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Single transistor, 32768 crystal oscillator

Discussion in 'Electronic Basics' started by Bill Bowden, Jan 18, 2004.

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  1. Bill Bowden

    Bill Bowden Guest

    Can anyone suggest improvements to the oscillator below
    to move the frequency closer to 32768? It works the way it
    is, but the frequency is too slow using the capacitors
    shown and it loses about a second in 4 hours. I have
    removed the 22pF cap (which isn't necessary for startuo),
    but the frequency is still slow and the oscillator will
    not start with 15pF in place of the 24pF. So it looks like
    it's near the minimum capacity and yet the frequency is low.
    The crystal is a regular watch, tuning fork variety, but I
    only tried one. Maybe a JFET would work better?

    +5 Volts
    / 68K
    + --------- +---------+ -----> Out
    | | |
    \ \ |
    / 300K / 3.3M |
    \ \ C
    | | |/
    +--Crystal--+-----B| 2n3904
    | | |\
    --- --- E
    --- 24pF --- 22pF |
    | | |
    | | |

  2. Have you tried the same crystal using an inverter rather than the
    common-emitter amp?

    The impedance looking into the transistor base is pretty low (beta * re).
    Adding 1k or so might help.

    My reading today indicates that the the load capacitance pulls the frequency
    around, and that larger total capacitance lowers the frequency. Since the
    22pF is in parallel with the input capacitance of the 2N3904, seems like
    deleting it would decrease the total capacitance, and thus increase the
    frequency a bit.

    A JFET will usually have more input capacitance, due to the reverse biased
    pn junction, thus causing the frequency to drop even further, I think.

    If you have any variable capacitors, you could experiment with the
    capacitance on the left. Also, a larger feedback resistor is called for in
    the data sheet I saw (10MEG instead of 3.3MEG.)

    One final note. The crystal above has a max error tolerance of 20ppm, so if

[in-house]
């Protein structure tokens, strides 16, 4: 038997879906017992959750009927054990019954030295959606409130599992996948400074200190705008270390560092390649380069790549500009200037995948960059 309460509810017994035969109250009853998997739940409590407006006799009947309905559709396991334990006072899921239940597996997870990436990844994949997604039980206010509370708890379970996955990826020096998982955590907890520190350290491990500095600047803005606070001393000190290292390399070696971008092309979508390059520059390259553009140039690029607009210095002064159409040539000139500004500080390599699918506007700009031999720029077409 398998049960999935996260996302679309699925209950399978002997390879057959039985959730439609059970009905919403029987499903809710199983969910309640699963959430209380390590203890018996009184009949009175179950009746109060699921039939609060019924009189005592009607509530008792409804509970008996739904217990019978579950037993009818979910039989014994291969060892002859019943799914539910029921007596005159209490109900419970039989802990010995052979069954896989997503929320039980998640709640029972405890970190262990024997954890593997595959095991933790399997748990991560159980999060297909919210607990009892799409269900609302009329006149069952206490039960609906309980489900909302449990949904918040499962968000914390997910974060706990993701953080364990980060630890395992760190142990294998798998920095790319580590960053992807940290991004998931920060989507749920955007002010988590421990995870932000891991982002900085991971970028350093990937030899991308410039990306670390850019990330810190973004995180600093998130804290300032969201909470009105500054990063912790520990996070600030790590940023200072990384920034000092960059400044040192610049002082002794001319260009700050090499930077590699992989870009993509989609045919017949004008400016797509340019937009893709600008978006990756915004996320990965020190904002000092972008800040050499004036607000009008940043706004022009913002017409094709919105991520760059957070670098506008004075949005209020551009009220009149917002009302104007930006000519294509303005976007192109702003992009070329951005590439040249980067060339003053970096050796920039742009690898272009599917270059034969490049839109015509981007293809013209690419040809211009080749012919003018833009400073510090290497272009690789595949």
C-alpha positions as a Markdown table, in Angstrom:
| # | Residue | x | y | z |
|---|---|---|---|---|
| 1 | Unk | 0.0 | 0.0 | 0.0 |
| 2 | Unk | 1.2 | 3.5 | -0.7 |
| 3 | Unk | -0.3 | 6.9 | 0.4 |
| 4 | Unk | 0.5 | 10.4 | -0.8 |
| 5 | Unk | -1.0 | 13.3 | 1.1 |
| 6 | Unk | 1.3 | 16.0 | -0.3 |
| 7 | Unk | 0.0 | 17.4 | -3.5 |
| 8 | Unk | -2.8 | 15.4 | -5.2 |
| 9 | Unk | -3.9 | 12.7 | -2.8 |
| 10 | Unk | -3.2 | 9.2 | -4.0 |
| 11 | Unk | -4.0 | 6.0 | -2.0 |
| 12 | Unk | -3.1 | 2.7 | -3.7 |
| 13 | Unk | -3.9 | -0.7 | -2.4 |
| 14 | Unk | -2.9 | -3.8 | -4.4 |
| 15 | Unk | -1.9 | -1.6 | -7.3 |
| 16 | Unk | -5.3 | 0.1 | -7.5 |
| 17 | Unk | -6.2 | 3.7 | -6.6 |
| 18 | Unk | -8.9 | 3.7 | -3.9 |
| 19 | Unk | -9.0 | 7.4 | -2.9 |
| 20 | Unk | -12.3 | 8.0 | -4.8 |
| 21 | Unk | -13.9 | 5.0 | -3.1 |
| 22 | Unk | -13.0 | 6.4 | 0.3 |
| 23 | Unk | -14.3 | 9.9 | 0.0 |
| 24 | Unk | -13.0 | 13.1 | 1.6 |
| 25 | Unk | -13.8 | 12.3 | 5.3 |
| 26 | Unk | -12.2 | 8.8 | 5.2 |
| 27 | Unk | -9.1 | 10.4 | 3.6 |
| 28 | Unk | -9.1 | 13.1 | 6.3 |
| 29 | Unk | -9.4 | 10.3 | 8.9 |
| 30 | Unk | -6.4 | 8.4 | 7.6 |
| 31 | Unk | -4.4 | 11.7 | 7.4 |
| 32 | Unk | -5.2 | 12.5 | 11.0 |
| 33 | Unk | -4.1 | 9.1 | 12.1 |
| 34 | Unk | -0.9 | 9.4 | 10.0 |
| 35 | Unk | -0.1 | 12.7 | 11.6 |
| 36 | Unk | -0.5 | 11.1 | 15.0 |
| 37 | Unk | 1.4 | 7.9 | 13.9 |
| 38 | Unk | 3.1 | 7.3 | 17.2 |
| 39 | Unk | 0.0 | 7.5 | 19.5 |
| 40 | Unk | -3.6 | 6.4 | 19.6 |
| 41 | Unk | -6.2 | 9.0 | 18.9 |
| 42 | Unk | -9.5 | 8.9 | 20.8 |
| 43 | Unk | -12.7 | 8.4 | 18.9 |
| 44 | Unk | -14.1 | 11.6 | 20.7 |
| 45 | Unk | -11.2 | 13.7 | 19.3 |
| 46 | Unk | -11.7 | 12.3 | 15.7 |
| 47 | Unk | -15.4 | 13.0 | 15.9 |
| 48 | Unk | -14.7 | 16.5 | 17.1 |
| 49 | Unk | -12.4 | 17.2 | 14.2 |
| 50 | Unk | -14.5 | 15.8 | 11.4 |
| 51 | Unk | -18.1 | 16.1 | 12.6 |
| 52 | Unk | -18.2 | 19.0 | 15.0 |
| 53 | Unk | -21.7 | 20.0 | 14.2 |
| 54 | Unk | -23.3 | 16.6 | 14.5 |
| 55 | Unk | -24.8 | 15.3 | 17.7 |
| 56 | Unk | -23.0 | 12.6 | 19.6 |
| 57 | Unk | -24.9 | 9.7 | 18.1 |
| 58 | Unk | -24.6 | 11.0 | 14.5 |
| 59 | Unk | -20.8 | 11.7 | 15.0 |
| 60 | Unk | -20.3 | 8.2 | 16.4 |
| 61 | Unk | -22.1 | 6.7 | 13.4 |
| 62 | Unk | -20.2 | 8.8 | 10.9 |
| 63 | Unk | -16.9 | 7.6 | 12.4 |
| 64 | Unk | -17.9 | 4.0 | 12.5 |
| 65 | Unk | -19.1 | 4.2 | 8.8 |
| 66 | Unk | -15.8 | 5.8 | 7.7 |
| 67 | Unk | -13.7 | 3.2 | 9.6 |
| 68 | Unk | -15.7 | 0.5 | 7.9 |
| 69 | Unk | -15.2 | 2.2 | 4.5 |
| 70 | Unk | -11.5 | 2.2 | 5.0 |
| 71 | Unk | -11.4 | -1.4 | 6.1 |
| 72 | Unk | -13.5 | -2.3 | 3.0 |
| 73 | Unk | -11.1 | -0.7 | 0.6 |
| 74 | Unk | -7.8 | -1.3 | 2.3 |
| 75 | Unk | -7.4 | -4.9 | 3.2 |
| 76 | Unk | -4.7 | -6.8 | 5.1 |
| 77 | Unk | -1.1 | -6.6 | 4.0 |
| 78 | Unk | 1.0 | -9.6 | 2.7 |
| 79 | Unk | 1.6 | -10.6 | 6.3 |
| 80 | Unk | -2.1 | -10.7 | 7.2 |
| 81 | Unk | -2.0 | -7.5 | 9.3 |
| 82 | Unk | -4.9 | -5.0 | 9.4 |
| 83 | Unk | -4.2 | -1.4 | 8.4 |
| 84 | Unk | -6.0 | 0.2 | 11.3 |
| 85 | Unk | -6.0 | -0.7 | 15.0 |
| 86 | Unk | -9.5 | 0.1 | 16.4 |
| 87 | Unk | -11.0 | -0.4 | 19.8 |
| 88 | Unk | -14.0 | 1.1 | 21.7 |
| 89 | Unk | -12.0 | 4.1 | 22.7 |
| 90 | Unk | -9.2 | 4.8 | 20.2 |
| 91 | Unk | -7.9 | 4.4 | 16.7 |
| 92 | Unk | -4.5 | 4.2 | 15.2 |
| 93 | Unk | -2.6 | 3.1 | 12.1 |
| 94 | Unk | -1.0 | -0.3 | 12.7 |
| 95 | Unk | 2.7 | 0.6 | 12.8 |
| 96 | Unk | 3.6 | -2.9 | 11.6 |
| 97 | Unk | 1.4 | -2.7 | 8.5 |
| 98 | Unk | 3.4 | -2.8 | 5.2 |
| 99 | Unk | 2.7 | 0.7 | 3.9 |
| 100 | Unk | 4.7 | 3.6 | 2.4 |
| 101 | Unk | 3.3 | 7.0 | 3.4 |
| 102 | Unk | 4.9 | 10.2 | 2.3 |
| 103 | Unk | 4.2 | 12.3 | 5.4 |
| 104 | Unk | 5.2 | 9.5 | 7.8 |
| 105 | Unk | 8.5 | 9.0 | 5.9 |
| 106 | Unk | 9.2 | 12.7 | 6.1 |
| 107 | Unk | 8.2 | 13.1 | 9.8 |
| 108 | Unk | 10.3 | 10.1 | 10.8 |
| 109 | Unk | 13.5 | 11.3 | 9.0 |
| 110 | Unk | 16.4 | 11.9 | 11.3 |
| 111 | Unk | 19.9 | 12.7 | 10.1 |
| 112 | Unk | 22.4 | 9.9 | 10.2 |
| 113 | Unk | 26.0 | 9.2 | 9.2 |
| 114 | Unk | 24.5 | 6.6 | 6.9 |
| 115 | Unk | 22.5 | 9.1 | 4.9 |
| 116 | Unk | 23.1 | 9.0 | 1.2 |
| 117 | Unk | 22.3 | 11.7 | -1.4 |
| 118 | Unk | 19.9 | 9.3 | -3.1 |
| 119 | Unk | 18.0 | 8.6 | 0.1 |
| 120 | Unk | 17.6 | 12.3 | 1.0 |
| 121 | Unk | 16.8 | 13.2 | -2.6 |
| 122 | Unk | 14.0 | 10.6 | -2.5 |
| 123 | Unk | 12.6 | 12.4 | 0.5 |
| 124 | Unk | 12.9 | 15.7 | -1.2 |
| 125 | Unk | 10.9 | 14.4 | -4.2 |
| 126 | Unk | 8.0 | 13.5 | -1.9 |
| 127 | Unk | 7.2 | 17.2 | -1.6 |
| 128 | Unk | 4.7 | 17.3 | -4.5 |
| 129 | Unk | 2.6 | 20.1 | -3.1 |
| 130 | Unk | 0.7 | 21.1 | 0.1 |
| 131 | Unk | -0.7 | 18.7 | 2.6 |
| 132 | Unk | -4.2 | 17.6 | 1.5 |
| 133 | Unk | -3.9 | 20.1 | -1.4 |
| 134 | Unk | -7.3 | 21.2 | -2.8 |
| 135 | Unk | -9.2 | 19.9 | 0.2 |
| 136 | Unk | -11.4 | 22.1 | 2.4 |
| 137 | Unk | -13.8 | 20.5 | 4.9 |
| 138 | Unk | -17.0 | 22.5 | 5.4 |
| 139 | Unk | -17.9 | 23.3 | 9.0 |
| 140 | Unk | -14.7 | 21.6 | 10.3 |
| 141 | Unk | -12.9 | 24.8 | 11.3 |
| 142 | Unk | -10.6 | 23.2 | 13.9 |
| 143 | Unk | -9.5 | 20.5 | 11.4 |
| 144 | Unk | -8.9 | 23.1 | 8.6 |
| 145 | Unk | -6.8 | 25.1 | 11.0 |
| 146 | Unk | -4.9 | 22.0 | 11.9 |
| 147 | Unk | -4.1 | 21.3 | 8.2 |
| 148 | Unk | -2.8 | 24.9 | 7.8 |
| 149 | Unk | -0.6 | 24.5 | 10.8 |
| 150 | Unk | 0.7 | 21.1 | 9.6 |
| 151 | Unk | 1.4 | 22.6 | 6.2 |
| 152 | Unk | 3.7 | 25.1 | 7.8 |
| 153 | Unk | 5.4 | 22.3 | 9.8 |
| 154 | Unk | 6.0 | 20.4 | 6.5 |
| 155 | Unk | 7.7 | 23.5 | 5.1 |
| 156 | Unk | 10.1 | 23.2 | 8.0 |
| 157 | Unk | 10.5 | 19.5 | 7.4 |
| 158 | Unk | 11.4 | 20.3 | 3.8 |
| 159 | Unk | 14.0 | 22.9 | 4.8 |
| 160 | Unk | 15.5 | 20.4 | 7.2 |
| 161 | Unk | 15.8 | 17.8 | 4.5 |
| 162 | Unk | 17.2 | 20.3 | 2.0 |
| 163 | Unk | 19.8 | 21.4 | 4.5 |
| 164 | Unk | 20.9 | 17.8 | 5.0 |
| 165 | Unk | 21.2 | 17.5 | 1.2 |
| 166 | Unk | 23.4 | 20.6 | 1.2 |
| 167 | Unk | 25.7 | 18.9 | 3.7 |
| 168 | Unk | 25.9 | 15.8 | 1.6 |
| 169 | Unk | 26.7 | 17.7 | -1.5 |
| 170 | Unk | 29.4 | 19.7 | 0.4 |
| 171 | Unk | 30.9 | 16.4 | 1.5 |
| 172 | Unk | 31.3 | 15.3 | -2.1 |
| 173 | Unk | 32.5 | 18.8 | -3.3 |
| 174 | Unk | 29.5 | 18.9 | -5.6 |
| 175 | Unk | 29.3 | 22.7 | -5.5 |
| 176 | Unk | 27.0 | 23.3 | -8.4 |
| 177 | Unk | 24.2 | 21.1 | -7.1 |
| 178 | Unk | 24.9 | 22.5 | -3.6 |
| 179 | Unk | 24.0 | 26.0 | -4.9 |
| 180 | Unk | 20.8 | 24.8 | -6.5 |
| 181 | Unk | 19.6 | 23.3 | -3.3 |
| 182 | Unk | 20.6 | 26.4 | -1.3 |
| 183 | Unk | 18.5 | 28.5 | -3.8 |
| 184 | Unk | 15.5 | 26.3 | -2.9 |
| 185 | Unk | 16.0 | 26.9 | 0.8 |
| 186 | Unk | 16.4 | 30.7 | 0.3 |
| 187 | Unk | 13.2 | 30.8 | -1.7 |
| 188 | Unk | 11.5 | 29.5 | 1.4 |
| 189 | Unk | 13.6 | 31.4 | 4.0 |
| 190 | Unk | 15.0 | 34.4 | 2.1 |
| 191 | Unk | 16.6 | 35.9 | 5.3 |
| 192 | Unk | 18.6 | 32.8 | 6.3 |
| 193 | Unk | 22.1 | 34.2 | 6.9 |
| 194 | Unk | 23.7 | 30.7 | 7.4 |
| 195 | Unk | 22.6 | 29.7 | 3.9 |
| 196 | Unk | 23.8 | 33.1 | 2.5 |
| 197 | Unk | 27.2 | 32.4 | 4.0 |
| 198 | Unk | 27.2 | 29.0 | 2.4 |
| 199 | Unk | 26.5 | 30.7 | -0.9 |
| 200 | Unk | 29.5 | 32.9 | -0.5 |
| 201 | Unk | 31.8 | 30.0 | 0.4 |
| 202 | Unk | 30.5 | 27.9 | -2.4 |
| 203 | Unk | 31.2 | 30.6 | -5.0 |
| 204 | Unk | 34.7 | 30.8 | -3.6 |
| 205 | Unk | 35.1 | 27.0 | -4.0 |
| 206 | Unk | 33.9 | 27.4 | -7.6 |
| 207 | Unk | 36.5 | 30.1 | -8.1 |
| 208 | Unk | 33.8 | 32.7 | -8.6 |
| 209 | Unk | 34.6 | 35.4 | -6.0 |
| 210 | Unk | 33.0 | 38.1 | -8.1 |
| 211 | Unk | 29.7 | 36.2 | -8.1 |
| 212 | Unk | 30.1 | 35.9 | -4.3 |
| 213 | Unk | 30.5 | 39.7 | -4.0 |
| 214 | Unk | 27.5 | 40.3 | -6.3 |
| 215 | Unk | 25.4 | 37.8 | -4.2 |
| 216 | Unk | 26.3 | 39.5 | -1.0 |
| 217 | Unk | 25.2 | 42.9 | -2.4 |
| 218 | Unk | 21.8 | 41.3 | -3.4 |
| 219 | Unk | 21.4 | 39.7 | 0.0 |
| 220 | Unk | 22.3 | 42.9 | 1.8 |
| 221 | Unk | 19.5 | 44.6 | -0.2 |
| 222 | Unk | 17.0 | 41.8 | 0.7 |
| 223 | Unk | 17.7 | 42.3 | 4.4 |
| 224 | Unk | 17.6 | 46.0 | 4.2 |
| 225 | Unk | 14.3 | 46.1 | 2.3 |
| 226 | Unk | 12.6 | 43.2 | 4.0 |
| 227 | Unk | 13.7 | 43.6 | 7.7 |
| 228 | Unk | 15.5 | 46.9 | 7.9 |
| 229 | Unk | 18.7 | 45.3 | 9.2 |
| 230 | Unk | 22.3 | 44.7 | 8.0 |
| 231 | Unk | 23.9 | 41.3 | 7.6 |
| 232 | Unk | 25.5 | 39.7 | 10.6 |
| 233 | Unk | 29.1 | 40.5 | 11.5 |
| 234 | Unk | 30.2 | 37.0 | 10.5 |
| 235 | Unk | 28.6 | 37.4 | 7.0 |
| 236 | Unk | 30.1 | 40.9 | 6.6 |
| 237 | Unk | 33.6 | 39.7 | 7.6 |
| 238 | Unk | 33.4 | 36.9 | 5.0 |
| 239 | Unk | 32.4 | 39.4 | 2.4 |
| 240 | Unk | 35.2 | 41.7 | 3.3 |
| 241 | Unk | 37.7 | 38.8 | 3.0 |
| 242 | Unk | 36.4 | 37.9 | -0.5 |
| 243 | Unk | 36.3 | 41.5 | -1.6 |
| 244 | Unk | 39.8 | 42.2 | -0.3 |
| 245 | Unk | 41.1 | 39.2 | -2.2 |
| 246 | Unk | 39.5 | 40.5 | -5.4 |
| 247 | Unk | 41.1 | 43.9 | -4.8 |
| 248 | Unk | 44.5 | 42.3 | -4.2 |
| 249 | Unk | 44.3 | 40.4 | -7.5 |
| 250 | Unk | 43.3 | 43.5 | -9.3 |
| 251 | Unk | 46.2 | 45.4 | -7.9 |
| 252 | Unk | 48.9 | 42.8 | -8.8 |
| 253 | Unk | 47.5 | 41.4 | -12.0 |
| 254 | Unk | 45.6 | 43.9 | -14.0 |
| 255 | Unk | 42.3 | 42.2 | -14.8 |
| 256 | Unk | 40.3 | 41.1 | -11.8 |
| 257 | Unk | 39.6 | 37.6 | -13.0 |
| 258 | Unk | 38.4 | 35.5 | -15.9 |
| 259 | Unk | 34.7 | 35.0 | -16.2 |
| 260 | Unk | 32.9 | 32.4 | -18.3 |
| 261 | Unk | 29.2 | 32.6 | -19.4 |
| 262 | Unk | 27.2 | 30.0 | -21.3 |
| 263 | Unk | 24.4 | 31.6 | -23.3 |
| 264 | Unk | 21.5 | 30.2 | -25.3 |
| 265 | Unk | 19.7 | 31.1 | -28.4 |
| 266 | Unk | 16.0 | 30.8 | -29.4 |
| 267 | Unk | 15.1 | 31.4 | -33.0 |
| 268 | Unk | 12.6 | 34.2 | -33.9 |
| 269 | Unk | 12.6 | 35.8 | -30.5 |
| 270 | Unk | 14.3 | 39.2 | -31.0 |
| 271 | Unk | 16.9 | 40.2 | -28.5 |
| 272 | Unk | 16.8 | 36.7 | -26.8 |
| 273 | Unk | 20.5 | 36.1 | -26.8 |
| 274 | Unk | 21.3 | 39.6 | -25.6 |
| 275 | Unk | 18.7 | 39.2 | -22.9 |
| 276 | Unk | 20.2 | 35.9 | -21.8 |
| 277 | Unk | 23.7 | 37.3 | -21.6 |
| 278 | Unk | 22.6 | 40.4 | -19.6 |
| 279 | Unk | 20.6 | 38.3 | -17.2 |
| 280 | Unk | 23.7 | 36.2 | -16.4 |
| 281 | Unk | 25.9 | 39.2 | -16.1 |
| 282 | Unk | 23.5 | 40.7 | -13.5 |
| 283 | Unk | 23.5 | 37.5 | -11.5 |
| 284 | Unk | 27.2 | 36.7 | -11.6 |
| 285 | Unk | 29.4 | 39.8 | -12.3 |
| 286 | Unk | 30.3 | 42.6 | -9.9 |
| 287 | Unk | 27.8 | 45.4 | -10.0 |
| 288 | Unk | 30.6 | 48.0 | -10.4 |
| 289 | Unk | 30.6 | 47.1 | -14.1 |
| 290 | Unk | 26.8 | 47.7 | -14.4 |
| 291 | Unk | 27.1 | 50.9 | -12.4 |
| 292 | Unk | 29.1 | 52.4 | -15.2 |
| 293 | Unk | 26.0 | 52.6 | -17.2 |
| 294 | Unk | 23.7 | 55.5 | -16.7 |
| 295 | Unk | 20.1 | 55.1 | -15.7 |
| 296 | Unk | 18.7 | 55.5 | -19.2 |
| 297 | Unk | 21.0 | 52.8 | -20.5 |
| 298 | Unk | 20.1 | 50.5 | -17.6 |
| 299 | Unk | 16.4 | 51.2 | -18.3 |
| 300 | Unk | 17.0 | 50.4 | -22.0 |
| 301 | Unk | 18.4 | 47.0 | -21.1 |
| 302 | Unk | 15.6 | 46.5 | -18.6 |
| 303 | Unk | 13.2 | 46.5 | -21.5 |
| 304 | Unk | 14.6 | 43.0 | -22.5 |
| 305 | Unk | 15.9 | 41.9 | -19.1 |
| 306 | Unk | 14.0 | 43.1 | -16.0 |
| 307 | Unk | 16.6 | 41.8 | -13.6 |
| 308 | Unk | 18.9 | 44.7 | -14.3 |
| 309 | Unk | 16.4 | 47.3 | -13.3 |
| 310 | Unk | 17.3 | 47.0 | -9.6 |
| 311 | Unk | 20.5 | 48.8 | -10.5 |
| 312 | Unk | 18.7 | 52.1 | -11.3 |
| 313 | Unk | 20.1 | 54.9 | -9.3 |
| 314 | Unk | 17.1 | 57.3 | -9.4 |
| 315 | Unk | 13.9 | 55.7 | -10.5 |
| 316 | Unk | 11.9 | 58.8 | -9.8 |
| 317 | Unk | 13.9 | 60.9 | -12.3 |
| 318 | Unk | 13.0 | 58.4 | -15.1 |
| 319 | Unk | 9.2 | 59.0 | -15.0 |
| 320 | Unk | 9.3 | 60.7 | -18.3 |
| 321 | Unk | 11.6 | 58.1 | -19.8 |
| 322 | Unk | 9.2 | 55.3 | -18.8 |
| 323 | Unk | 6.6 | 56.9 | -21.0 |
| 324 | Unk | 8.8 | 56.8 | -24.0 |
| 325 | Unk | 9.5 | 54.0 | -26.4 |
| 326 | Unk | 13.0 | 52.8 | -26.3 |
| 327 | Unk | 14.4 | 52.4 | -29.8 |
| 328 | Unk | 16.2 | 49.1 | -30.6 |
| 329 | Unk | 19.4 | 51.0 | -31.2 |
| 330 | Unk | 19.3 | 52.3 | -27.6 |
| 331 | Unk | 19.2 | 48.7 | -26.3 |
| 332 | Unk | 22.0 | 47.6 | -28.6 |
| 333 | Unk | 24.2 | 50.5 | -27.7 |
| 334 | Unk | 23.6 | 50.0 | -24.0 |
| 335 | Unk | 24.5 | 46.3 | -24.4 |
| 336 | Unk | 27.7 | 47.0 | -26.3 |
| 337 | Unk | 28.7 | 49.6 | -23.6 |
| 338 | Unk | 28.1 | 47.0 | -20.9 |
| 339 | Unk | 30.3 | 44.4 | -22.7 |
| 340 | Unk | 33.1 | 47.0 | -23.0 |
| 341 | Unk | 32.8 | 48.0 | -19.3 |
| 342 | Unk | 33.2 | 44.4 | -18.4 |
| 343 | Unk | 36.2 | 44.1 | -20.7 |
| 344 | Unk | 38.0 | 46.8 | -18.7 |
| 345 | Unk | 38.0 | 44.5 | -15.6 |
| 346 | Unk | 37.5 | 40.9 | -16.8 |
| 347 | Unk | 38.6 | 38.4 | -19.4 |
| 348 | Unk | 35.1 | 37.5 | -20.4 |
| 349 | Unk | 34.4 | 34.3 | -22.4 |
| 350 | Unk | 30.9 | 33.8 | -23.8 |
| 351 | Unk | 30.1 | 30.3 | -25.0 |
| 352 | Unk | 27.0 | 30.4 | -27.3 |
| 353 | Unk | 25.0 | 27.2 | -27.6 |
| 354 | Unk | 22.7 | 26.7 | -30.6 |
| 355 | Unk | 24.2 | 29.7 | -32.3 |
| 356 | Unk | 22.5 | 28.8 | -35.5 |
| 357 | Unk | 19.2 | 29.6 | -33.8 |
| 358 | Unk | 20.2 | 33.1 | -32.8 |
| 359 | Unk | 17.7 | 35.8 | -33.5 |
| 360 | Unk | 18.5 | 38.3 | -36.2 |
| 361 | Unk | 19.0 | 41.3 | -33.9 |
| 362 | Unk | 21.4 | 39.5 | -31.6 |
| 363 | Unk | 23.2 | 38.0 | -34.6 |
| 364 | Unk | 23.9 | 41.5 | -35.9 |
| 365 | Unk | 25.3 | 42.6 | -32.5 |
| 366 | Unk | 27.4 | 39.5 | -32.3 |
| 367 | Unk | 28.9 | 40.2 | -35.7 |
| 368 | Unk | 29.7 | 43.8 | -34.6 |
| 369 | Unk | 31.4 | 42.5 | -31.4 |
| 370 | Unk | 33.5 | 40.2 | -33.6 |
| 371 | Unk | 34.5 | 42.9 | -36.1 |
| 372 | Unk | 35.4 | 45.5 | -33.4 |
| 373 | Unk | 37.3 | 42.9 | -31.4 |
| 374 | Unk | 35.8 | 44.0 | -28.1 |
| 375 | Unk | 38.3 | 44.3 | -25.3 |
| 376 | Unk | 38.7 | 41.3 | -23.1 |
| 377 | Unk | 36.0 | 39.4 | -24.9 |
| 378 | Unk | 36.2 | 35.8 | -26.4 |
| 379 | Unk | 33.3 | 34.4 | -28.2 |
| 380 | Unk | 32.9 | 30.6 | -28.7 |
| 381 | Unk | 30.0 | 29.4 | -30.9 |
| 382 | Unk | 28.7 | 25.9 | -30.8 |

its within spec, it should vary a max of 1 second every 14 hours. Thats like
    a minute per month, so you aren't too far off.

    Good luck. And, also, thanks for putting all those circuit schematics up on
    the web. Lots of good stuff.

    Bob Monsen
  3. Bill Bowden

    Bill Bowden Guest

    The crystal is slow using the either the transistor or the
    4069 inverter circuit so it appears to be out of tollerance.
    It came out of an old watch with a bad display (bleeding LCD),
    but I don't know how old it is.

    I tried a new crystal in the inverter circuit as shown in
    the PDF file, but it's also slow. I removed the capacitor on
    the inverter input side to try and speed it up but it's still
    slow by about 1 second in 12 hours. I have 3 or 4 more crystals
    to experiment with, maybe I will find one that can be set closer
    to 32768. I would have guessed they were all cut for a slightly
    higher frequency so that they could be set very close to the mark
    with a little extra capacity.

    The way I read the spec of +/-20ppm indicates the frequency can
    be high or low with the recommended load capacitance of 12pF.
    The example circuit in the PDF file uses two 22pF caps which are
    in series yielding 11pF total load. But they don't say what the
    frequency shift should be with more or less capacitance. I read
    somewhere the reactance of the capacitor should equal the series
    resistance of 330K which would be 15pF, but the oscillator will
    not start with only 15pF. I haven't tried altering the 330K resistor
    yet. Guess I'll try that next.

  4. Total capacitance is greater than 11 pufs because the chip itself and
    wiring add some parasitic capacitance. So don't forget to count that
    in the _true_ total capacitance.
    Don't forget that watches were meant to be worn on a warm wrist, which
    isn't the usual 25 degrees C.

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  5. Erik

    Erik Guest

    A standard 32.768 kHz crystal is 'on-frequency' with a 12,5 pF load.
    They should work fine atleast from -10°C to +60°C.

  6. Bill Bowden

    Bill Bowden Guest

    Yes, the total capacitance is greater due to the stray
    capacitance, but I removed one of the caps altogether and
    the thing is still slow. Haven't tried the other crystals
    yet, but I just thought of a simple fix. The oscillator
    is feeding a PIC timer input, so I can probably correct the
    error with software.

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